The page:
By Lucie Laumonier
In peasant families of Western Europe, the tradition of passing on the farm to one of the children, ideally a male, prevailed. But what happened to the other children? Some received a few pieces of land but would have to complement their earnings by leasing their work to employers. Other children were entrusted to a master to learn a trade, either in their community or in a more distant town or city. Being from the humble milieux of society, the sons and daughters of medieval peasants had few chances to learn the art of commerce. Indeed, sources show that they usually received formal training in middling trades, such as shoemaking, carpentry, or the food industry. Peasants’ daughters were often indentured as servants, while sons were indentured as apprentices.
The present article focuses on the south of France, more specifically the region of Montpellier, where I conduct my research. It is based on the analysis of apprenticeship and work contracts I’ve studied for the past 10+ years. I have gathered 450 work contracts spanning the years c. 1300-1500 drafted in the diocese of Maguelone, of which Montpellier, which counted over 30,000 inhabitants before the Black Death, was the main city. Only 3% of these contracts were planning for employment in the rural areas of the diocese. Written work contracts, then, were more common in the city of Montpellier than in the smaller communities. But 60% of the employees were immigrants coming from the rural areas of the diocese or from adjacent dioceses and who had moved to the city looking for work. Among the employees were a large number of children, teenagers and young adults born to peasant families and who were placed in apprenticeship or service to various employers.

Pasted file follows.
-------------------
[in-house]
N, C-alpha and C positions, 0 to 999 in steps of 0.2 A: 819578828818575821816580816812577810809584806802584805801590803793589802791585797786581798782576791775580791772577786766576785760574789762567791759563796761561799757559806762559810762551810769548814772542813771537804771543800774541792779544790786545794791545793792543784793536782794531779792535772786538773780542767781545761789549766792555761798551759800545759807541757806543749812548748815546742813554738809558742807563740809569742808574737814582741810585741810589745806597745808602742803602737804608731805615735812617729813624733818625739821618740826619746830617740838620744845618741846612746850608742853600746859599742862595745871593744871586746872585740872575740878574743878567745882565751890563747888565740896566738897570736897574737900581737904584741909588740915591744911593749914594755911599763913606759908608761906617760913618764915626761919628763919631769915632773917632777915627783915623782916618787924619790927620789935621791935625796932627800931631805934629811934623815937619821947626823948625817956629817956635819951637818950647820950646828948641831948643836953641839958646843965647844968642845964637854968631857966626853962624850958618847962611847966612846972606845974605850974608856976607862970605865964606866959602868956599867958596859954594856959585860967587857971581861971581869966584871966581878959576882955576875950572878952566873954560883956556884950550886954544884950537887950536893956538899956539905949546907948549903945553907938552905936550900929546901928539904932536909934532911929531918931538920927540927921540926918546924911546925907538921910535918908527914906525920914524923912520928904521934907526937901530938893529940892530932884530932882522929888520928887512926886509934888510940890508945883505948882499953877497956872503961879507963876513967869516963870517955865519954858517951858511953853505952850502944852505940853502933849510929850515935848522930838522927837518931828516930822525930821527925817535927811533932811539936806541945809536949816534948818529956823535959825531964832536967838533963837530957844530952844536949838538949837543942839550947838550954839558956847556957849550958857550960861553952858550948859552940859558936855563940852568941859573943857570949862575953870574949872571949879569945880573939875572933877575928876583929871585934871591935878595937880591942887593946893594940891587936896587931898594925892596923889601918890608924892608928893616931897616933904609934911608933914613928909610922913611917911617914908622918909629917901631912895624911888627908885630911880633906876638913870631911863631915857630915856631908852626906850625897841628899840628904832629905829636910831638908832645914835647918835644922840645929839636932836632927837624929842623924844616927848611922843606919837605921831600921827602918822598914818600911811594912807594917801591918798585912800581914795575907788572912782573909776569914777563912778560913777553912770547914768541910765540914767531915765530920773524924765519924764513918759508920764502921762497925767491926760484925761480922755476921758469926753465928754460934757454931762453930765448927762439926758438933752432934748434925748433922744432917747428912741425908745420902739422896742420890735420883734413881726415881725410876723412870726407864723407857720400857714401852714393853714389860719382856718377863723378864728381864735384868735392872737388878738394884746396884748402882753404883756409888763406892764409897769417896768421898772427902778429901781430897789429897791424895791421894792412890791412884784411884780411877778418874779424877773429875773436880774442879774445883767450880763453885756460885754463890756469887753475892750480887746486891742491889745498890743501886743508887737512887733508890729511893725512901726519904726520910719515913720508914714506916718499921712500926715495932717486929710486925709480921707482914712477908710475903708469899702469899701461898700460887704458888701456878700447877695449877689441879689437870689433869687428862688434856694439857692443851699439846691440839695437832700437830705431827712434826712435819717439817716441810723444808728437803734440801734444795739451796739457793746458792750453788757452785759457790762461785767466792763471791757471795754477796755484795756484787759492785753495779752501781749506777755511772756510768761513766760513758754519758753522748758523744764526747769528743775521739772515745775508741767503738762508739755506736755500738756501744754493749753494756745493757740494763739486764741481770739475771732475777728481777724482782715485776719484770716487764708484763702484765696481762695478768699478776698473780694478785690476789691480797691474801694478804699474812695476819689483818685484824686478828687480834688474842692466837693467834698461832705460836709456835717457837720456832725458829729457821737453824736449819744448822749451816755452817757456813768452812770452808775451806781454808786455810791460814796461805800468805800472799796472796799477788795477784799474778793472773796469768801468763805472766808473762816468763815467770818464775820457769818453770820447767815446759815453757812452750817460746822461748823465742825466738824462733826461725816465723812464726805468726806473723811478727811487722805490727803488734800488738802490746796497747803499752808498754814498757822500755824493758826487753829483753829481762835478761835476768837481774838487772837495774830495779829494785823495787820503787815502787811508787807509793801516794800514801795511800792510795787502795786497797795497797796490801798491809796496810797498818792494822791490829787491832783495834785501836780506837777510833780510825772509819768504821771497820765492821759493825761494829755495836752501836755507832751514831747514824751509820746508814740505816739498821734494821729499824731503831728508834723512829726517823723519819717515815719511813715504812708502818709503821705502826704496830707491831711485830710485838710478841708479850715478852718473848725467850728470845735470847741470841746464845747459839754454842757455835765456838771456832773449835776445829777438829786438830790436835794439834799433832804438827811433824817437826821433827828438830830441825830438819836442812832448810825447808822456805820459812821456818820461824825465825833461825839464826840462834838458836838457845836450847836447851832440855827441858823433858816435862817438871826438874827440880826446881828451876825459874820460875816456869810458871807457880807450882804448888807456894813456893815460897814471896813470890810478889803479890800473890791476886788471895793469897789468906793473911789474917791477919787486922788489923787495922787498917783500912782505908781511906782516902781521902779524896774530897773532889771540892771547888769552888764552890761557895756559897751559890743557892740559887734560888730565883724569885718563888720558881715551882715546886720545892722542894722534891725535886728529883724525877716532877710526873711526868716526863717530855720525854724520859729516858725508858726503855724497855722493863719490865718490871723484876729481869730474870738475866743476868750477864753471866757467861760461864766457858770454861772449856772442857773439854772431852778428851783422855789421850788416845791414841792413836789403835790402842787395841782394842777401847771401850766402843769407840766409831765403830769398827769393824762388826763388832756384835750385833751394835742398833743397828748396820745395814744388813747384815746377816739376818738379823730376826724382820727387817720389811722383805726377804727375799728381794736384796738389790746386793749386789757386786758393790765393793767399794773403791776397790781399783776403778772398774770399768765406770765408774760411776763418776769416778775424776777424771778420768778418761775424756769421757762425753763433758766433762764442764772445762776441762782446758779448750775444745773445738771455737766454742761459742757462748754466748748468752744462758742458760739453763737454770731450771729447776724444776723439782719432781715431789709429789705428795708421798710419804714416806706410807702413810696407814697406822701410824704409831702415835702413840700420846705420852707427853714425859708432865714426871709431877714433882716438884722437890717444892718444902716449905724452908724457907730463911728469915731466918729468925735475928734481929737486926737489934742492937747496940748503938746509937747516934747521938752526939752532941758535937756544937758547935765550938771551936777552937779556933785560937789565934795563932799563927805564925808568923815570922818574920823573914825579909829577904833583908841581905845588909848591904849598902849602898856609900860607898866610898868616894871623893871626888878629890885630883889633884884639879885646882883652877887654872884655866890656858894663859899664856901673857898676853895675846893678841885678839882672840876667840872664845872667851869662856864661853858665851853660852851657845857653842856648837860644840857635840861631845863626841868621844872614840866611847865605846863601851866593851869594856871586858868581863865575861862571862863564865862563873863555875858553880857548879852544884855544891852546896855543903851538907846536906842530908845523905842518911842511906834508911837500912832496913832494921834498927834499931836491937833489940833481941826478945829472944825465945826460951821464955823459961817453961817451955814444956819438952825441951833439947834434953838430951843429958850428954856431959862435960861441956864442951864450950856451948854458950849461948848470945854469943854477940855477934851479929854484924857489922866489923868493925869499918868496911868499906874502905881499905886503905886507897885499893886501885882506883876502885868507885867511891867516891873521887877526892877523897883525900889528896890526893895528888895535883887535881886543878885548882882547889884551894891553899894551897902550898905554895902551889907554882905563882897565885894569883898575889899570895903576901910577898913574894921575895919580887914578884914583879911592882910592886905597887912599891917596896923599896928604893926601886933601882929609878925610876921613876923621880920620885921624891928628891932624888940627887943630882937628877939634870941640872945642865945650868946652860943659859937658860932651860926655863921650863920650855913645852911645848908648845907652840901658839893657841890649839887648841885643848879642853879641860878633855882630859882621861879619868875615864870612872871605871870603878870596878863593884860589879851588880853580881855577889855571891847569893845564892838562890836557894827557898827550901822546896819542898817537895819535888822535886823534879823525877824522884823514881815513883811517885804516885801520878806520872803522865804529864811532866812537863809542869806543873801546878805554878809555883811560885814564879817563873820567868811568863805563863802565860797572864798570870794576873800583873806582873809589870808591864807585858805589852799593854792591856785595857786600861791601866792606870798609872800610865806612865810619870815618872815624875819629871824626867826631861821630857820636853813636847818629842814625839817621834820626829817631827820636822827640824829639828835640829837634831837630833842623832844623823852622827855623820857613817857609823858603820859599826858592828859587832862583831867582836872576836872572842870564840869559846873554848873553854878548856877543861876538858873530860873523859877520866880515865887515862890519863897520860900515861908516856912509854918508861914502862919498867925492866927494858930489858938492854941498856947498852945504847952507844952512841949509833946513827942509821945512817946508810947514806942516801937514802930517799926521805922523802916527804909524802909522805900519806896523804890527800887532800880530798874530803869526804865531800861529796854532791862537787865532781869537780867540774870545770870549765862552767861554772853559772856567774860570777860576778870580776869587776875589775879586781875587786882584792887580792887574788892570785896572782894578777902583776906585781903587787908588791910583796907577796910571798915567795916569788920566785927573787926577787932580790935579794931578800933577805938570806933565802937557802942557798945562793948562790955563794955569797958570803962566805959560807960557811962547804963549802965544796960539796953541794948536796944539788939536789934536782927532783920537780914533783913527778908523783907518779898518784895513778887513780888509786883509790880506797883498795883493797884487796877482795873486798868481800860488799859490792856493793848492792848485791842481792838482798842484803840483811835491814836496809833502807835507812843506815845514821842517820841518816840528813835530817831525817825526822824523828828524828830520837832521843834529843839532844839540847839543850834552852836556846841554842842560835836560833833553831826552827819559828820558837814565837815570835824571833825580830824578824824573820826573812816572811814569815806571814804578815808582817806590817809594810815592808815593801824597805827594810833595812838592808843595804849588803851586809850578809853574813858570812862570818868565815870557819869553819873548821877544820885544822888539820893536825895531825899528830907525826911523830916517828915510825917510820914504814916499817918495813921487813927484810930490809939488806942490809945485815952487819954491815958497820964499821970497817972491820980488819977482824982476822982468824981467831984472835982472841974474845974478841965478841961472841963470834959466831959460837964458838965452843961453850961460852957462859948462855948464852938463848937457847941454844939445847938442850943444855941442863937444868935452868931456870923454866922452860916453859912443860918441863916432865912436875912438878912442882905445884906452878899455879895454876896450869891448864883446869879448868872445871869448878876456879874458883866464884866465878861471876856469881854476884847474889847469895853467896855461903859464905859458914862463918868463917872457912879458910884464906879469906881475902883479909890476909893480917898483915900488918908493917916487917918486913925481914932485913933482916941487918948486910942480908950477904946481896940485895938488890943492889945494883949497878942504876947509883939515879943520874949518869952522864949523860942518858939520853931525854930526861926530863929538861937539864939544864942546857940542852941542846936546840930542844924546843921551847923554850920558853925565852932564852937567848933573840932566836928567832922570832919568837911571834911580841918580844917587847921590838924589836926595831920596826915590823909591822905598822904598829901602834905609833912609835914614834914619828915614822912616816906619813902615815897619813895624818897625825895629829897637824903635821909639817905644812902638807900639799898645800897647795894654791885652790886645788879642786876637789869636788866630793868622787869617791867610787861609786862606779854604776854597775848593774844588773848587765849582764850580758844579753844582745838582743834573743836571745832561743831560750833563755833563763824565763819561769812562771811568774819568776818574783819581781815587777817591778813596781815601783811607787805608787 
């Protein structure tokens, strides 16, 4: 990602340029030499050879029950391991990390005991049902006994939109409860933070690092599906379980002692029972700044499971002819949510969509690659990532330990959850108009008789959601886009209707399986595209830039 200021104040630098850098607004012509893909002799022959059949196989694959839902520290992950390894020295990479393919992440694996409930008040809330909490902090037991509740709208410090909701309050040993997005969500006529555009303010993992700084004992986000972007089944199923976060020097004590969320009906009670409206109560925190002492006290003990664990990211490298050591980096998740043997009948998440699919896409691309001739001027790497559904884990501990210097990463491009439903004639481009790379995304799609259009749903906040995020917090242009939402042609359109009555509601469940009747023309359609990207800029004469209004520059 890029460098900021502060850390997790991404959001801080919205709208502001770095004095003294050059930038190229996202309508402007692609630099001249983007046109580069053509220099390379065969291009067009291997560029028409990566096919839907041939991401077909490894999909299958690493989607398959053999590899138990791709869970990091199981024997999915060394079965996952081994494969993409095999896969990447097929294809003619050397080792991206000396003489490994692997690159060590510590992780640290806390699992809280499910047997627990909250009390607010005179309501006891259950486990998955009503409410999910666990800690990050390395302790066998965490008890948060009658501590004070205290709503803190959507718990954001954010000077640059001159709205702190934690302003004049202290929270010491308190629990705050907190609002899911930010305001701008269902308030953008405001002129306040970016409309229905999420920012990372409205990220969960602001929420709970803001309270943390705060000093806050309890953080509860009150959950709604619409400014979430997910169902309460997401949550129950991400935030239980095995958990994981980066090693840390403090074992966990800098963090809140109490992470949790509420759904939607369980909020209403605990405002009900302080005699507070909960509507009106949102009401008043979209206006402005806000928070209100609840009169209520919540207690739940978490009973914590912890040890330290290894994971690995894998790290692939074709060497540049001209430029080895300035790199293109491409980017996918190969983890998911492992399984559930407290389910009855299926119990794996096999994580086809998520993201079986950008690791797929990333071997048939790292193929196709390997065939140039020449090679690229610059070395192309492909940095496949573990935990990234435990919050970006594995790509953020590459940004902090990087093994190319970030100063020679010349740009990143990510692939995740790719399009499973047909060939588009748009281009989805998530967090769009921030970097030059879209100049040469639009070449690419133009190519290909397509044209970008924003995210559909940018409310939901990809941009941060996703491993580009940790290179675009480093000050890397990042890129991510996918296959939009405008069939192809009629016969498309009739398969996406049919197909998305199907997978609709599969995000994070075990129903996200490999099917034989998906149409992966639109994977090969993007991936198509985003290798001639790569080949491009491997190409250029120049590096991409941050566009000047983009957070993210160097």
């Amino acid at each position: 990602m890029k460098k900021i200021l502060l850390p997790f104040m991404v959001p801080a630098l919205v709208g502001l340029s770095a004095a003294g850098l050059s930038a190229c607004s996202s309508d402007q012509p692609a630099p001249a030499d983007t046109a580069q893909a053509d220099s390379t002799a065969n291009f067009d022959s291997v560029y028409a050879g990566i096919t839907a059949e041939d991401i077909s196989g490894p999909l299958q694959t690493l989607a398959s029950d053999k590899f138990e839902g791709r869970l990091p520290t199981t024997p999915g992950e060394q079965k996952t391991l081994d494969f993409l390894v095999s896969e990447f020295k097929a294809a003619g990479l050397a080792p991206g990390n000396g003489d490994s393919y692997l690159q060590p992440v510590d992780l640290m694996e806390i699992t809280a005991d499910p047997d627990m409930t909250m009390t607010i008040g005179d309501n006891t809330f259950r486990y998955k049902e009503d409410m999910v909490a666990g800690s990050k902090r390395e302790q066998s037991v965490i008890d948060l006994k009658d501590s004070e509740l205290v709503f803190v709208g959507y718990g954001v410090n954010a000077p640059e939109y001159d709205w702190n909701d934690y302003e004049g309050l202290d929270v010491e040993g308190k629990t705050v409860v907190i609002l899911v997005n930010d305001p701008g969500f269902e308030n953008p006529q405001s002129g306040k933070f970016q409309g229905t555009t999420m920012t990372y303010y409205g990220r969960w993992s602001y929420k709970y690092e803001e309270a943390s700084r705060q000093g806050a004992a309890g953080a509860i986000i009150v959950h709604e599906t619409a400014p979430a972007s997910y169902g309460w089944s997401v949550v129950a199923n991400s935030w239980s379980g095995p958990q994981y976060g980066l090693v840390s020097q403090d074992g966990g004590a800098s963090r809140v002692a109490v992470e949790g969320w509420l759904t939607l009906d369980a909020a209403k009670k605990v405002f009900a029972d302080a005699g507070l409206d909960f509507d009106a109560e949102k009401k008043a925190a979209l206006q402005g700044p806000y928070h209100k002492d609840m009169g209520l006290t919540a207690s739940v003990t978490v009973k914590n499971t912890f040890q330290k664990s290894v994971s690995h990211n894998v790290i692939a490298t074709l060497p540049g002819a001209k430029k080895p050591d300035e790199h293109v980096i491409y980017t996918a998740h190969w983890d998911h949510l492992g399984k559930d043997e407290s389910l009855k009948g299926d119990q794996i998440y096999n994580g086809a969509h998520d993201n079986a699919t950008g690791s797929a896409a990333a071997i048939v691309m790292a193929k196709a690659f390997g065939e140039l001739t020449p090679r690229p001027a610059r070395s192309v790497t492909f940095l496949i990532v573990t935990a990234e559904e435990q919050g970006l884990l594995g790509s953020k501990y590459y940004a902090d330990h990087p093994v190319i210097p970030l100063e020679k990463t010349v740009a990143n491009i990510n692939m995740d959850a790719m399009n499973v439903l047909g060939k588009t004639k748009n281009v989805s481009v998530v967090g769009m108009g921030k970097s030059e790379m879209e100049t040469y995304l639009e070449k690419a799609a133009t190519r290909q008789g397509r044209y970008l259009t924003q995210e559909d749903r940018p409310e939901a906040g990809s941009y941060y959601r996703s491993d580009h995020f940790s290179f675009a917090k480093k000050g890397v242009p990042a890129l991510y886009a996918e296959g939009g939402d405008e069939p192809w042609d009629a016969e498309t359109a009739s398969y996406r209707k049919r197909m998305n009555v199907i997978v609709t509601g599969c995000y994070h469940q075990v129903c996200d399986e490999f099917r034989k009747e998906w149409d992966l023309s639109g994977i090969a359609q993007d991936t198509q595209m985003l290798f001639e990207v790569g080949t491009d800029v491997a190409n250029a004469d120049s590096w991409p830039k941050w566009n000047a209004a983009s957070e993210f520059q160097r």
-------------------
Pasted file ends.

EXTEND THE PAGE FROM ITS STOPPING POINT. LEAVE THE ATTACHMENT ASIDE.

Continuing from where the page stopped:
Urban and Rural Peasants and Their Children
Two-thirds of the employees contracted in the sources were either explicitly underage (under 21) or were indentured by a parent, a relative, or a guardian, to a master (304 contracts out of 450). The fact that an adult concluded the contract on behalf of the young or approved the placement signals that the employee was deemed to be young enough to be under parental authority. Among the 304 young employees identified in the sources, the father’s profession is known in 55% of the cases (165 contracts). About one-quarter of the fathers whose occupation was known were peasants (39 contracts). The high rate of under-recording of the father’s profession suggests that the number of children who came from a peasant family was much higher, particularly in the case of the young immigrants who had travelled from rural areas. These young immigrants from rural areas make up about 60% of the young employees.
Choices had to be made when peasant parents were to decide who, among their children, would inherit the family farm, and who would have to find employment elsewhere. In a recent article, I have shown that the average number of children per married couple was fairly high in the rural areas of the diocese of Maguelone. Married testators from the backcountry had for instance close to three children on average between c. 1325-1348. The Black Death and following waves of plague impacted the size of families and reduced the number of children in rural hearths counted. But, from c. 1425 onwards, the family coefficient rose again and exceeded two children per family. In addition, about 30% of the rural families who had children alive counted four and more kids.